Doctors and other caretakers are the pawns of the health care system. We provide the services that allow hospitals and medical groups to bring in big revenue. Unless we are contracting directly with insurers, doctors will never realize the true financial firepower that we have. As the health care environment evolves, we are seeing fewer individual physician-owned groups and more conglomerates. The larger the system that we belong in, the greater number of layers of complexity we face.
The WSJ recently published an article discussing contracts that large hospital systems have with insurance companies that theoretically reduces competition and obfuscates costs. Basically, there are two conclusions of the article:
- Hospitals can make agreements with insurance companies that prevent the insurance company from offering contracts to competitors without including them.
- As a patient, it is common not to know the cost of a medical treatment until you get the bill. Many families with high deductible plans suffer since they cannot shop around for the best price.
These are interesting and valid points but it is impossible to understand the complexities of the health care system in one’s entire career, yet alone one article.
Neither the hospitals nor the insurance companies are victims
The WSJ article paints a negative view of mega hospitals as aggressors who prevent competition by restricting insurance companies from negotiating with lower cost providers. There is indeed something awry with restrictive language in contracts, but we have to realize that this is simply a business. Of course, McDonald’s wants everyone to eat their burgers. If the insurance company is willing to make an agreement, you’d also bet that they are benefiting too. The insurance company always wins. It doesn’t matter what they sell, whether it’s life policies, health policies, whole life policies … the math always works out in favor of the insurer. The patients and health care workers on the field are actually the ones that suffer.
Think about it: If Hospital A is willing to accept less pay than Hospital B for the same services, clearly Hospital A has figured out how to lower costs: (1) Hospital A is able to operate more efficiently and (2) Hospital A pays its workers less. Don’t forget that you, the doctor, is the worker getting less pay for the same work. Your work is paying for the management to make the rules. If you don’t like what they are doing, then you have the choice to leave. The hospital will always be able to find someone else to replace you.
Pawns, after all, are dispensable but needed to win the game.
Doctors get the short end of the stick
Those of us involved with direct patient care have all encountered situations where patients leave our practice due to changes in their health insurance. It’s an interesting phenomenon like a reluctant break-up: the patient claims that their doctor is great but due to a change in their health insurance, they have go elsewhere to an unknown entity. It doesn’t matter if the doctor has taken care of them for decades either. Money talks louder than one’s health, but that is the unfortunate truth of health care.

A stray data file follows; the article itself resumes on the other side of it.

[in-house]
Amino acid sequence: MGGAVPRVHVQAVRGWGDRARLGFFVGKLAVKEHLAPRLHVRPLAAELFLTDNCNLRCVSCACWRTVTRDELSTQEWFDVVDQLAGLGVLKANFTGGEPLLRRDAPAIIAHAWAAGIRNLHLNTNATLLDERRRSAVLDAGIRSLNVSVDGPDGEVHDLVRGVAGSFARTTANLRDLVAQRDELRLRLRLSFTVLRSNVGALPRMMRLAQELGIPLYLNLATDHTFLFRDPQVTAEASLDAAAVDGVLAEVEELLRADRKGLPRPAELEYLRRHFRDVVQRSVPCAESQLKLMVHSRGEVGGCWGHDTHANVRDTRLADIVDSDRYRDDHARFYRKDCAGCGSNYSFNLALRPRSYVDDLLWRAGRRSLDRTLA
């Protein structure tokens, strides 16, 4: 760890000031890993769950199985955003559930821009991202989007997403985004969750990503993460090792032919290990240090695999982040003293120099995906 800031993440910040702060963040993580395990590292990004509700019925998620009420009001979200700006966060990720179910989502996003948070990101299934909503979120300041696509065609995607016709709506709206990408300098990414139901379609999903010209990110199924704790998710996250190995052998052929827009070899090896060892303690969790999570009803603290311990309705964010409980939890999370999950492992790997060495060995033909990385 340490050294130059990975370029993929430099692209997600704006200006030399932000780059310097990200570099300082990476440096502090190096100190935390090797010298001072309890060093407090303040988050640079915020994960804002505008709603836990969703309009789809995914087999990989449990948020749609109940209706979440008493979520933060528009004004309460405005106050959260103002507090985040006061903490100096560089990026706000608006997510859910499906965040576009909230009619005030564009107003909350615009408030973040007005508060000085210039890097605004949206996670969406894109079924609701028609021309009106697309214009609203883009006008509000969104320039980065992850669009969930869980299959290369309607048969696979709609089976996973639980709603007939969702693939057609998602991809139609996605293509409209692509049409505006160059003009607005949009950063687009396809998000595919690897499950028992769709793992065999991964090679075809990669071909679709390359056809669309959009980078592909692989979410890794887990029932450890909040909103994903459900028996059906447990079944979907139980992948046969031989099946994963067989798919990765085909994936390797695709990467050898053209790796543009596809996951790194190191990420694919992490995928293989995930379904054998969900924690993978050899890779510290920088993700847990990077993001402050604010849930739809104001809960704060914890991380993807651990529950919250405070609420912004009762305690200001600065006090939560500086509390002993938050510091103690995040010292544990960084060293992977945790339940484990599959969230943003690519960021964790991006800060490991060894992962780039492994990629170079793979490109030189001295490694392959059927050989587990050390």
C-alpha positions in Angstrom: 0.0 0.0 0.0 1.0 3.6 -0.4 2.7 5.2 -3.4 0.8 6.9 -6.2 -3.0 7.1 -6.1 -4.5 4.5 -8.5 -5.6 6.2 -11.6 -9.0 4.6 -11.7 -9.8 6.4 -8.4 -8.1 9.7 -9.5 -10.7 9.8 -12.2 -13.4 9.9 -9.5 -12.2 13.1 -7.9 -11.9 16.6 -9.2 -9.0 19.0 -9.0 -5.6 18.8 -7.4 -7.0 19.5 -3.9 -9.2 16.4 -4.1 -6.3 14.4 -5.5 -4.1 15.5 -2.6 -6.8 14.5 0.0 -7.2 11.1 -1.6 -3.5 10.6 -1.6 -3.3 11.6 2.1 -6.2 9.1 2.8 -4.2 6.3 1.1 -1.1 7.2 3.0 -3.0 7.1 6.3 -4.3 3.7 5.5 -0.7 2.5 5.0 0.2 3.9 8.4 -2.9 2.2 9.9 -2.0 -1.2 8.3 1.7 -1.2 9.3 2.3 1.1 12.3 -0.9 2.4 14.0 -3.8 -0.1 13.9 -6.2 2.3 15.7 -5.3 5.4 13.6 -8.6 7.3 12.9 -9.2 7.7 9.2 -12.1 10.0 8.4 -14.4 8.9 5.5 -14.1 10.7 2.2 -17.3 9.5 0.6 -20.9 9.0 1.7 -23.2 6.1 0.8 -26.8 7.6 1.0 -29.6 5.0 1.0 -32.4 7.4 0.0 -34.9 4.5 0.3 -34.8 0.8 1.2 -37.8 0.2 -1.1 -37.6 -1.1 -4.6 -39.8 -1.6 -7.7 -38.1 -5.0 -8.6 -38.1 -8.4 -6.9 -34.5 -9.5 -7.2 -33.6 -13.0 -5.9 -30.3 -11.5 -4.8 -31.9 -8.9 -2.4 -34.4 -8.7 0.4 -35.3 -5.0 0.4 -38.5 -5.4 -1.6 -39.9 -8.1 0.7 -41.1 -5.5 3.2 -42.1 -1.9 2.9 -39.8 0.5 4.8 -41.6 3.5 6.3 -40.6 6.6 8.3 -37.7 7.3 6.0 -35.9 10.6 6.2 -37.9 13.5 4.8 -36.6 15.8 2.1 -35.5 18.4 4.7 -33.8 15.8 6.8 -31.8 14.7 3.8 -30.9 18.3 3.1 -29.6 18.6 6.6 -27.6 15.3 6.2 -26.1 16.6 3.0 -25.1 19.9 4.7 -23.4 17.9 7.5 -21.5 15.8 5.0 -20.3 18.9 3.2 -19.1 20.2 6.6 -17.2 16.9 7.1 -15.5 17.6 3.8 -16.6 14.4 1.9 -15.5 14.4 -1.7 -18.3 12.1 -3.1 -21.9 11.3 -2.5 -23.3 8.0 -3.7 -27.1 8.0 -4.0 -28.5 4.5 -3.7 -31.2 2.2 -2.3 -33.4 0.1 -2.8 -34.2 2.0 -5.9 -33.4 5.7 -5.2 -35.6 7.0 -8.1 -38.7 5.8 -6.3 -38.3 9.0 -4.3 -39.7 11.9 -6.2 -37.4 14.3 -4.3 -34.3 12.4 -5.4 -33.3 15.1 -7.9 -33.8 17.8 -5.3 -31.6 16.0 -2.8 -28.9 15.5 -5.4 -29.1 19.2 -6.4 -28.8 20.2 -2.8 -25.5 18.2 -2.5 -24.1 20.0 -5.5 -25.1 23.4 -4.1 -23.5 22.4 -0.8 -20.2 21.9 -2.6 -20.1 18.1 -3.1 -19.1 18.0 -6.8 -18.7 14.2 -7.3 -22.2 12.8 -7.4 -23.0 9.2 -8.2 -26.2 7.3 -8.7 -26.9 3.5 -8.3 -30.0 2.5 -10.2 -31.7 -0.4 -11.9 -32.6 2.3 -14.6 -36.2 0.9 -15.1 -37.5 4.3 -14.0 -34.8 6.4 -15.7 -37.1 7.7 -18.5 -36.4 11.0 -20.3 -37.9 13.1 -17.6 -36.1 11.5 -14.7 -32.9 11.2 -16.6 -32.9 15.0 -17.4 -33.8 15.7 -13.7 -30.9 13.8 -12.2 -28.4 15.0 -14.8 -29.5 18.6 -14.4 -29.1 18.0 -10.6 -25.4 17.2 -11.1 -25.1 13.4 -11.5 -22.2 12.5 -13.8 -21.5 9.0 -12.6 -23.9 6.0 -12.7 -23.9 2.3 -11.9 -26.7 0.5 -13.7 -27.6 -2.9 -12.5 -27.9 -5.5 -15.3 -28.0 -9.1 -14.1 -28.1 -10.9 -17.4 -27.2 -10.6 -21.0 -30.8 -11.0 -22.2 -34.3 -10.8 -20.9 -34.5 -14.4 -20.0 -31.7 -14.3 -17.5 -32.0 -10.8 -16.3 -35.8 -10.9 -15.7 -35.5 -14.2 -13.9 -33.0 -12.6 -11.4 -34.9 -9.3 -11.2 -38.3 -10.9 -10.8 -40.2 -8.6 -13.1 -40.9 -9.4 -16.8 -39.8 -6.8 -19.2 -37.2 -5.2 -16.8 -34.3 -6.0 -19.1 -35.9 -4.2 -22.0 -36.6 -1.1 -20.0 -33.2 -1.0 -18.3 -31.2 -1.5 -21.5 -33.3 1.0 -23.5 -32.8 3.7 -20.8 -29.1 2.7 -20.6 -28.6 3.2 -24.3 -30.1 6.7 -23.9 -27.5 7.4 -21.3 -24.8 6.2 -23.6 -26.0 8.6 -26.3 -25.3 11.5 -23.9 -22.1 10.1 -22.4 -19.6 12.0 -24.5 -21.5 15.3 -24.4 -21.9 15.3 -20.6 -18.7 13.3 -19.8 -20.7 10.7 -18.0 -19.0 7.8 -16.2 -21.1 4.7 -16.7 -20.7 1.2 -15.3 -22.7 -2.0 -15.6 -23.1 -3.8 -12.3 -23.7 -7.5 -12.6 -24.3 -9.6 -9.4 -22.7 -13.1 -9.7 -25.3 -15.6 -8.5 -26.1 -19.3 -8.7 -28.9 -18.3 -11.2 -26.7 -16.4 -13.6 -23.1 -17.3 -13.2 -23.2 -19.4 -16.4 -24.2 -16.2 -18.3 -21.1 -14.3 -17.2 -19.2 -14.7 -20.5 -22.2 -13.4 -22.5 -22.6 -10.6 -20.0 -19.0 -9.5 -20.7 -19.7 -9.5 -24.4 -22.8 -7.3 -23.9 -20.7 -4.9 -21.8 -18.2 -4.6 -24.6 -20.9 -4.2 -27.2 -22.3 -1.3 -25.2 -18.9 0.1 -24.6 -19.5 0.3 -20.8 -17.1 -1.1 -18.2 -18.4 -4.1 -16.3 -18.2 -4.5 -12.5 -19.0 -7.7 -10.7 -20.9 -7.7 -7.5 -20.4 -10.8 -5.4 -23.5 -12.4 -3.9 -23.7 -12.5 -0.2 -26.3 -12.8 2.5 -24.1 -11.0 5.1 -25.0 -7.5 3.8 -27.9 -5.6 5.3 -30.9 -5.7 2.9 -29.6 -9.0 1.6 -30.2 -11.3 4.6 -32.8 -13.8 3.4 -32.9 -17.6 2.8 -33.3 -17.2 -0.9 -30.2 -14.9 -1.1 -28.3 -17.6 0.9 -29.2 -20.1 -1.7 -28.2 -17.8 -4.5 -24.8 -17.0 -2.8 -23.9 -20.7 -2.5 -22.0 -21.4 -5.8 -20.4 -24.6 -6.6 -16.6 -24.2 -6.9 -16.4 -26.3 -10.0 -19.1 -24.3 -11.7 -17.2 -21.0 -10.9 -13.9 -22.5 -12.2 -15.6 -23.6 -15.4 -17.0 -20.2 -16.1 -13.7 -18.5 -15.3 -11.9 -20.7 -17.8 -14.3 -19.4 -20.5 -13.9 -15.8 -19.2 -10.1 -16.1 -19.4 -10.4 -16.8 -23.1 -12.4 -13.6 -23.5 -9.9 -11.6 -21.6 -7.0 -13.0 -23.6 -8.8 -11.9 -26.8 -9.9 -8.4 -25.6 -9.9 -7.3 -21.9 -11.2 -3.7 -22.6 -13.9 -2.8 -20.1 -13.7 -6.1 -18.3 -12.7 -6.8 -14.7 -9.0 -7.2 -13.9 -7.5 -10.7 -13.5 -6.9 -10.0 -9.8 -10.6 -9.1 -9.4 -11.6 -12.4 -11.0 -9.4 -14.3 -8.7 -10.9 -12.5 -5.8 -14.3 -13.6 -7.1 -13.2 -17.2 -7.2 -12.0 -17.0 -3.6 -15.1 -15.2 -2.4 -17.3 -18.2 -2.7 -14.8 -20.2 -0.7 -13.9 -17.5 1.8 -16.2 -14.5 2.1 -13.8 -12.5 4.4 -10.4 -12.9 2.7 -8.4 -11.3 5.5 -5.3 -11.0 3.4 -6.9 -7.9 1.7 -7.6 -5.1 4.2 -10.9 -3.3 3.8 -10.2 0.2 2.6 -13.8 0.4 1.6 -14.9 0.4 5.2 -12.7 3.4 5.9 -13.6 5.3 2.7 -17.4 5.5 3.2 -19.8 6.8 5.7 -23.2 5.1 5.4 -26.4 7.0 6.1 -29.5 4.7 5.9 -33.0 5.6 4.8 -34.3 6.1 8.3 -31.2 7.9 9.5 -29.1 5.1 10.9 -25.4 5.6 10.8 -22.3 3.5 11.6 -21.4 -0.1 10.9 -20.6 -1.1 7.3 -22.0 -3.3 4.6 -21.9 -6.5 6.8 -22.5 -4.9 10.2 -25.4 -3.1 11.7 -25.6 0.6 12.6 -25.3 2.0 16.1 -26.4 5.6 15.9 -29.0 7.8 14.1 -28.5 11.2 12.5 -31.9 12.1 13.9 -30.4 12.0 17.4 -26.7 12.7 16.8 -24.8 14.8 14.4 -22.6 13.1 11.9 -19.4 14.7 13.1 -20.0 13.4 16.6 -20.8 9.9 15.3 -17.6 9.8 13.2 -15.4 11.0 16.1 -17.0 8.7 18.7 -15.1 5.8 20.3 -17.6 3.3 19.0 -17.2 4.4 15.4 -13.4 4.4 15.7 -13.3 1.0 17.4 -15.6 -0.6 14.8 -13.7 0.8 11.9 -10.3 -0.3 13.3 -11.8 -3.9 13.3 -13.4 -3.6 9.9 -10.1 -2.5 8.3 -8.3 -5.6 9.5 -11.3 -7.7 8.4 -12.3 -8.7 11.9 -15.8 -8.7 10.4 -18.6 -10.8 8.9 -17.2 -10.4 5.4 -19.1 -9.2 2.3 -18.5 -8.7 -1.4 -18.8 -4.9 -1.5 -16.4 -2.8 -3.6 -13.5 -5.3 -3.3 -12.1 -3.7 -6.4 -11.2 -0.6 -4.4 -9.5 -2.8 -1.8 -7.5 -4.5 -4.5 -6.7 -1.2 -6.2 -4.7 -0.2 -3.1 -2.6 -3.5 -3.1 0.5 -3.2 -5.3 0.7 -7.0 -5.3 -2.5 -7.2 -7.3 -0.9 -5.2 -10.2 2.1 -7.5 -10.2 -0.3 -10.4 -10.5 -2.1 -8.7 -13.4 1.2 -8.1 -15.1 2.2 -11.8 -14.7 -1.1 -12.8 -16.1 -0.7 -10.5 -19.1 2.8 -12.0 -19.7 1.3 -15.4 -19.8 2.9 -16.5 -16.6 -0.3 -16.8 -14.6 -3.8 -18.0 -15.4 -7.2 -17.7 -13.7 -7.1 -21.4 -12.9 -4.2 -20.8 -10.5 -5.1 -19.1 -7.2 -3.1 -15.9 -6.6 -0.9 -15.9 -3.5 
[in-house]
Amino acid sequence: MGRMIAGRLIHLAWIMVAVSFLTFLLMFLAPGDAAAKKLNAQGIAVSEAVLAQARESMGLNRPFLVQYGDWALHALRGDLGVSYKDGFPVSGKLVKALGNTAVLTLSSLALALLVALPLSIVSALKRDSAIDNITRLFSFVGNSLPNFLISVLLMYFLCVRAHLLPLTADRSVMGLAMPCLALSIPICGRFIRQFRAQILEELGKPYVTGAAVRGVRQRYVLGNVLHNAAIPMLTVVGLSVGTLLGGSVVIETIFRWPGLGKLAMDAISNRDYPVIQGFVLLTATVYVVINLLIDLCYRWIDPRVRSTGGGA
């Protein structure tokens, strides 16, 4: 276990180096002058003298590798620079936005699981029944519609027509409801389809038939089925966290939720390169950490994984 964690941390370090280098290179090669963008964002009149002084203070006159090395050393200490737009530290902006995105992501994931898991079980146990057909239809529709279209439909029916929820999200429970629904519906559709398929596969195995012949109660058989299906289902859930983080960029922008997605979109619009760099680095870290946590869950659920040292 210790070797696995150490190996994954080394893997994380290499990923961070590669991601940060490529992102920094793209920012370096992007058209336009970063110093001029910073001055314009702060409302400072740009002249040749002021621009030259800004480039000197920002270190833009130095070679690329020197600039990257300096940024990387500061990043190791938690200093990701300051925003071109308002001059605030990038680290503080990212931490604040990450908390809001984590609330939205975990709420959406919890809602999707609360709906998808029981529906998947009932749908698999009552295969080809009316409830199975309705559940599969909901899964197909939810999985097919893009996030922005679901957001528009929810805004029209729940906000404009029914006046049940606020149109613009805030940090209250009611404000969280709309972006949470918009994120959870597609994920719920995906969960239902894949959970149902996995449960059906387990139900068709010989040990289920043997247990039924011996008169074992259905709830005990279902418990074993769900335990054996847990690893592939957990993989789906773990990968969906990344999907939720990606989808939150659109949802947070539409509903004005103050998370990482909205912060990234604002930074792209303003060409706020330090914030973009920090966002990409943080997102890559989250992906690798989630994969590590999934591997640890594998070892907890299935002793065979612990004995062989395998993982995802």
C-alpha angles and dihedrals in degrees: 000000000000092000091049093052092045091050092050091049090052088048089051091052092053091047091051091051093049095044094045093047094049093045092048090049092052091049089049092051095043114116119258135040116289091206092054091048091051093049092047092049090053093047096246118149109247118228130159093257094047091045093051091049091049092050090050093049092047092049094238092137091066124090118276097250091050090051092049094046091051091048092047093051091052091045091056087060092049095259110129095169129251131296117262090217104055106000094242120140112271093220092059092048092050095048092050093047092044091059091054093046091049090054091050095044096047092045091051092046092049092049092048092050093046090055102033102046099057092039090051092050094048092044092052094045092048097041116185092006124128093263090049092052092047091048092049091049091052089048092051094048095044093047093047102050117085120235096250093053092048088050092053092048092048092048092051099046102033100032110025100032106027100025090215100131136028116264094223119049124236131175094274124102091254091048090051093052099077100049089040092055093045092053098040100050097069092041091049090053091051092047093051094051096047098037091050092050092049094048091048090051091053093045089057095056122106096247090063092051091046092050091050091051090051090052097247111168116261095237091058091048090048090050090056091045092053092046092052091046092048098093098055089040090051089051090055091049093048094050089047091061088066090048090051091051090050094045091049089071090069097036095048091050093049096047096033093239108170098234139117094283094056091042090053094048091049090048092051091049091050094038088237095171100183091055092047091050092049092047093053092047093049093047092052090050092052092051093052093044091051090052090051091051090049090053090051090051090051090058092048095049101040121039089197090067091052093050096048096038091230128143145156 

I’ve certainly had colleagues who have had patients tell them that their prices are “too high.” Ironically these price differentials may be a difference between a $50 copay and a $35 copay office visit, all dictated by an insurance contract beyond the control of the individual physician. Sometimes plans that require the lower copay actually generate bigger bills on the backend and pay the doctor less, which isn’t obvious to the patient. If I were only paid the copay to evaluate whether someone needed to get a carotid endarterectomy, I would have quit my job long ago and become an organic farmer. This situation reflects the confusion in an opaque health care system. If my patients are coming to me for their knee surgeries because they think that I am the most economical option, there is something wrong with the system. Health care shouldn’t be a race to the lowest bidder.
The case to untie yourself from the system
In American chess, there is a rule whereby pawns can become promoted to whatever piece the player chooses once the pawn reaches the end of the board. This is called, “pawn promotion.” It’s about time that doctors find a way to get that pawn promotion.
We each have to define what our pawn promotion means to us. Does it mean financial independence? Does it mean putting yourself in a position to affect health care change? Is it a way to lift our fellow physicians from the shackles of our profession? I certainly don’t want to spend the rest of my career clicking through radio boxes and drop-down menus so that someone else can tell me how meaningful my quality of care is. It’s time for doctors to wake up and figure out the best way we can use our skills to benefit our patients without shortchanging ourselves.
“Smart Money, MD” is an ophthalmologist who blogs at the self-titled site, Smart Money MD.
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